Woman moves SC in Snoopgate case
In a new twist to the controversial Snoopgate case involving BJP’s prime ministerial candidate Narendra Modi, the woman architect who was allegedly spied upon in Gujarat moved the Supreme Court against any investigation, saying it would violate her privacy.
This came on a day when Law Minister Kapil Sibal confirmed that the government had stopped looking for a judge to head an inquiry into the allegation that Modi had ordered excessive surveillance on the woman in 2009.
The woman moved the apex court along with her father, in a bid to restrain the Centre and state government from going ahead with their commissions of inquiry. In their petition, the woman and her father said they were “thankful to the Gujarat government” for taking steps on a “personal request”. These were “safety measures”, “not only within their knowledge but fully justified”, they said. The petition also sought protection of their fundamental right to privacy and right to live with dignity. Her father urged the Supreme Court to restrict the media from covering the case.
The joint petition was heard by a bench comprising Justices Ranjana Prakash Desai and N V Ramana, who said they cannot pass an interim order for staying proceedings without hearing the parties. The bench issued notices to the Centre and the Gujarat government seeking their replies for hearing on Friday. The apex court has requested the media not to make the name of the woman public.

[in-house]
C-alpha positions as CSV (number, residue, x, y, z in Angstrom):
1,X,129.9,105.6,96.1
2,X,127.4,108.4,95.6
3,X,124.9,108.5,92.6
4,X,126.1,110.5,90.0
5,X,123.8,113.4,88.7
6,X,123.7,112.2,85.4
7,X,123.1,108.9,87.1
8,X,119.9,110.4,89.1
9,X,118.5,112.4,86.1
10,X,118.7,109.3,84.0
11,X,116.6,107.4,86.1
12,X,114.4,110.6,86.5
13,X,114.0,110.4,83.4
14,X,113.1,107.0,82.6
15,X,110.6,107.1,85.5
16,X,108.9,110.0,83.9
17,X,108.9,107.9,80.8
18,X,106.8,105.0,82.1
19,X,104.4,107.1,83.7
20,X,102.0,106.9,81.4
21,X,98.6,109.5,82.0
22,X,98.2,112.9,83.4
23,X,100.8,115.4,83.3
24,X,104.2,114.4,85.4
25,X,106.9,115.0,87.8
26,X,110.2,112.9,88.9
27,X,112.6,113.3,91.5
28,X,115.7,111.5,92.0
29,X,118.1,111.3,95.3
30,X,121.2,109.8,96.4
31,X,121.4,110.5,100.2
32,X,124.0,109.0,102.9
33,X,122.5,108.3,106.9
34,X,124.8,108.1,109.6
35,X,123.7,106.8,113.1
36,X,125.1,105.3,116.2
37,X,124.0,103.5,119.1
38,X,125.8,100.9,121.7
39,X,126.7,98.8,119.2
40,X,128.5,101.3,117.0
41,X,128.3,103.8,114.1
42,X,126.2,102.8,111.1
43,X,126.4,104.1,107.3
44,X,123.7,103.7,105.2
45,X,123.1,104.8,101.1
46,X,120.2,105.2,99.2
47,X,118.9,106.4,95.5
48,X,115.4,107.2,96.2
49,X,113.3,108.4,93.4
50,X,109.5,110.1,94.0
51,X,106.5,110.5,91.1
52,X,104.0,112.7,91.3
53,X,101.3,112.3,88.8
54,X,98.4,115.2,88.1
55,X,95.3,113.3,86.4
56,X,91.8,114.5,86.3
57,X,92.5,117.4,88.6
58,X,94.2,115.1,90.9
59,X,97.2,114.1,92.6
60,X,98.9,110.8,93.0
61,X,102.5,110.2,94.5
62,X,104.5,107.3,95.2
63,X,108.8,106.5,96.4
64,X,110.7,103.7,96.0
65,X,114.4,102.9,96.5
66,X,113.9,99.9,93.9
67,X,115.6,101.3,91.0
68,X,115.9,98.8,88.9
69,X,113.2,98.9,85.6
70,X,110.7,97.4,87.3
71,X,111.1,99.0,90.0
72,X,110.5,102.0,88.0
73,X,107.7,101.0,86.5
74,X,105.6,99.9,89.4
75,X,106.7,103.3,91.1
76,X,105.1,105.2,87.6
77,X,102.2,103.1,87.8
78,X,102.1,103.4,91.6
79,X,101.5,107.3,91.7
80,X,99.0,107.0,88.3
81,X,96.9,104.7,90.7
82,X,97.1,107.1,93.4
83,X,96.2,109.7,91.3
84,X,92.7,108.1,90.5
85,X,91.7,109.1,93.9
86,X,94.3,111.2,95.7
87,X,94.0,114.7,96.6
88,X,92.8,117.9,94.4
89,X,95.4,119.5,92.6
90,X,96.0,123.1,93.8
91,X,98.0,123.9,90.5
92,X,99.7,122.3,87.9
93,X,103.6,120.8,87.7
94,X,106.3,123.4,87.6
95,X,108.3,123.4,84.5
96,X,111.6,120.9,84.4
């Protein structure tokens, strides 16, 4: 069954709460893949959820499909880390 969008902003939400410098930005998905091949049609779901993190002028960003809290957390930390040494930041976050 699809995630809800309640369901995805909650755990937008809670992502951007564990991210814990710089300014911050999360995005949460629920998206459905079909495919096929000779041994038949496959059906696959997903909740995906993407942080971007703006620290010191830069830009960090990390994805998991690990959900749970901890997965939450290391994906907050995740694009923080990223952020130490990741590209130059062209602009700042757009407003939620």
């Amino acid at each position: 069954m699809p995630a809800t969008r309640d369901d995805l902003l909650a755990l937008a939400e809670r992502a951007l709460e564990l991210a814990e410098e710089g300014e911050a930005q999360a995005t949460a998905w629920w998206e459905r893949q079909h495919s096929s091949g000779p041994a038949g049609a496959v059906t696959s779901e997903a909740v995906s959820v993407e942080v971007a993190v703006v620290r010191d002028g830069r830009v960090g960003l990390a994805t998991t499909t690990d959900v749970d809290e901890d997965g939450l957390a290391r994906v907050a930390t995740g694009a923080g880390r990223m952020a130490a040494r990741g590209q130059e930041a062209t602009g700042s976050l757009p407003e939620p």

The Snoopgate scandal erupted in 2009 with the revelation of secretly recorded phone conversations by G L Singhal, a former senior police officer in Gujarat.
The tapes allegedly established that a ‘Saheb’ sought information on the movements of a woman architect. The Congress alleged that the ‘Saheb’ was none other than Modi, with his close aide Amit Shah also being involved.
Reacting to the Centre’s latest decision, BJP leader Arun Jaitley said there was nothing left to investigate in the matter as there was already a commission of inquiry, appointed by the Gujarat government, that was looking into the issue.
“The setting up of a parallel commission by the Centre was a malafide exercise and I would pay a great tribute to the Indian judiciary for none of the judges in India were willing to cooperate with this malafide political exercise,” Jaitley said.
“The lady in question has already made a statement. She has also sent a statement to the National Women’s Commission. I doubt that anything else is left for the central government to do in the matter,” he said.
Jaitley said the state commission, which is investigating the issue, has unlimited jurisdiction and it should continue to function and come out with its report.